Maren Morris taking life, success all in stride

“Even years down the road from now, these songs will feel [timeless] to me, because they are just really coming from a place of lightness,” Morris said of her new album.

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Maren Morris will headline the Huntington Bank Pavilion on Aug. 10.

Maren Morris will headline the Huntington Bank Pavilion on Aug. 10.

AP

Maren Morris knew the storm clouds were rolling in.

And as the Grammy-winning superstar watched the weather gods angrily congregate in the sky over Wrigley Field last month, the “Circles Around this Town” hitmaker knew that the impending storms would not only shorten headliner Chris Stapleton’s much-anticipated set, but also the set she had planned out with her fellow Highwomen bandmates Amanda Shires, Natalie Hemby and Brandi Carlile.

But really, she didn’t much care.

“I practice being more present now than I ever did,” Morris said during a recent interview. “I do feel like I’m able to really soak in the magic of the everyday. I don’t process anything in the rearview mirror anymore. I live life as it comes. Even the mediocre days feel great because I realize this is better than being stuck at home and not knowing when we are ever going be able to do this again.”

Untitled

Maren Morris

With: Natalie Hemby

When: 8 p.m., August 10

Where: Huntington Bank Pavilion at Northerly Island, 1300 S. Linn White Drive

Tickets: $25 - $103+

Info: livenation.com

It’s almost as if one can hear the leftover trauma in the Texas native’s delicate voice, as the pandemic brought Morris’ professional life to a screeching halt in 2020. Yet, time has allowed Morris to see the beauty of the frenetic pace that ensued.

“Before that, we were a culture of output, output and more output,” explained Morris, who returns to Chicago Aug. 10 as part of her Humble Quest headlining tour. “You didn’t feel worthy unless you were constantly moving and working and showing people online how busy you were. And that was just not sustainable. Luckily, it did burn out and we were all forced by mother nature to stop and really reprioritize some things.”

She paused for a moment.

“Or at least that’s what I did during the pandemic,” added Morris, whose career-cementing hit “The Bones” went to No. 1 at the beginning of the topsy-turvy time. “I feel like after ‘My Church’ came out, we just never slowed down.”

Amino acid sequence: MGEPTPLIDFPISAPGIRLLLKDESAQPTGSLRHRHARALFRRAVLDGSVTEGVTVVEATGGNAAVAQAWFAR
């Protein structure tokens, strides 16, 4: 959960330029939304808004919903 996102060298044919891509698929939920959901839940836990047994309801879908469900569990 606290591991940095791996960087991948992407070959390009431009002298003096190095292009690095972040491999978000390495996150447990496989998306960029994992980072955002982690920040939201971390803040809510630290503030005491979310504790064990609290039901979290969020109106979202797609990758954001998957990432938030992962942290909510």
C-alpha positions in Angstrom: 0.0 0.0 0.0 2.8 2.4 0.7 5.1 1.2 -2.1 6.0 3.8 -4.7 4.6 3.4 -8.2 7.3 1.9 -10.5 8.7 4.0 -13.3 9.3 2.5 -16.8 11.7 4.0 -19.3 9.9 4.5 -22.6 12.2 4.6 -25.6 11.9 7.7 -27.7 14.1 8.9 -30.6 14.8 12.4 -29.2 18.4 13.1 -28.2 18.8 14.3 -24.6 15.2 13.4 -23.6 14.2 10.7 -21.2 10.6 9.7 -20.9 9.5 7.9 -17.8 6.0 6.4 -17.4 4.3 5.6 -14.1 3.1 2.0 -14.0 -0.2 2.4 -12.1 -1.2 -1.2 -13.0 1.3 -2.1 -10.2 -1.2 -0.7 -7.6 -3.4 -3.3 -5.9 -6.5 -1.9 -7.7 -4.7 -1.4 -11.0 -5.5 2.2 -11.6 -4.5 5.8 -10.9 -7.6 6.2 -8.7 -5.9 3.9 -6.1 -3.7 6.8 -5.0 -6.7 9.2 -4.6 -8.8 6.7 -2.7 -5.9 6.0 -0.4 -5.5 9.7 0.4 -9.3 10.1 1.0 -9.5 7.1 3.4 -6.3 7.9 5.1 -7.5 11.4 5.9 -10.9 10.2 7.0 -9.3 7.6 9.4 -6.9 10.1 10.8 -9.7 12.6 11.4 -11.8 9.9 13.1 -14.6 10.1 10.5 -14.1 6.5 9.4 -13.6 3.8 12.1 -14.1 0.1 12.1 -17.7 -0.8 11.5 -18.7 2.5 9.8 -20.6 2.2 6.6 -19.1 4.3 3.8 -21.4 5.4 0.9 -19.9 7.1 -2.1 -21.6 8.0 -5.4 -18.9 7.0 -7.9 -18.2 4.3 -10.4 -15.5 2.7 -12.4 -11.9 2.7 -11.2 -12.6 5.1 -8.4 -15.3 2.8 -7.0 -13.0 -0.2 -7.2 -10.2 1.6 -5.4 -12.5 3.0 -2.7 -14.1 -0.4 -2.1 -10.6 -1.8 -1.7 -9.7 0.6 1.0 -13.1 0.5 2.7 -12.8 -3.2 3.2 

It was January of 2016 when Morris released the lead single “My Church” from her debut studio album “Hero,” with the song eventually helping Morris snag Best New Artist at the CMA Awards.

“Everything just picked up and we went into turbo speed for five years straight,” she remembered. “But then, the pandemic happened, and I was able to take the time to really process the last half-decade, you know?”

Indeed, for Morris, it was a time to not only look back but to look forward as well. She not only gave birth to her son, Hayes, but also released her new album, “Humble Quest,” a melodic myriad of emotional baggage unpacked and loaded into 11 addictive songs.

Maren Morris

Maren Morris

Harper Smith Photo

“Even though some of the songs are a few years old, I feel like they’re timeless and will always be timeless to me,” Morris said about a tracklist that includes everything from the lullaby “Hummingbird” to the rocking “Nervous” to the retro-sounding “I Can’t Love You Anymore.”

“Even years down the road from now, these songs will feel that way to me, because they are just really coming from a place of lightness. They’re just honest, beautiful portraits of a snapshot in time… even though that time wasn’t always pleasant.”

It wasn’t. At that time, Morris was still getting over the loss of her friend, collaborator, and creative soulmate Michael Busbee, who had long guided her in the studio as the producer and who passed away at the age of 43 in the fall of 2019 after a rather private battle with cancer.

“In these songs, he helped give me all of these colors that I now get to play with each night,” said Morris.

When it comes to her music, Morris said she hopes its meaning will resonate for years to come.

“When [husband] Ryan (Hurd) and I are both in our eighties and are just has-beens and everything that we’re talking about now is in the rearview, we’ll still have these amazing memories of our songs. At the end of the day, when all the shows and the lights and award shows and carpets are gone, we still will have this thing that we created that will outlive it all. I think about our songs being eternal.”

Morris laughed.

“If we didn’t have [their son] Hayes, our songs would kind of be our great-, great-grandchildren,” she continued. “But yeah, Hayes will have songs that will tell him everything he needed to know about his parents. [Laughs] He just better not ever sell our catalog.”

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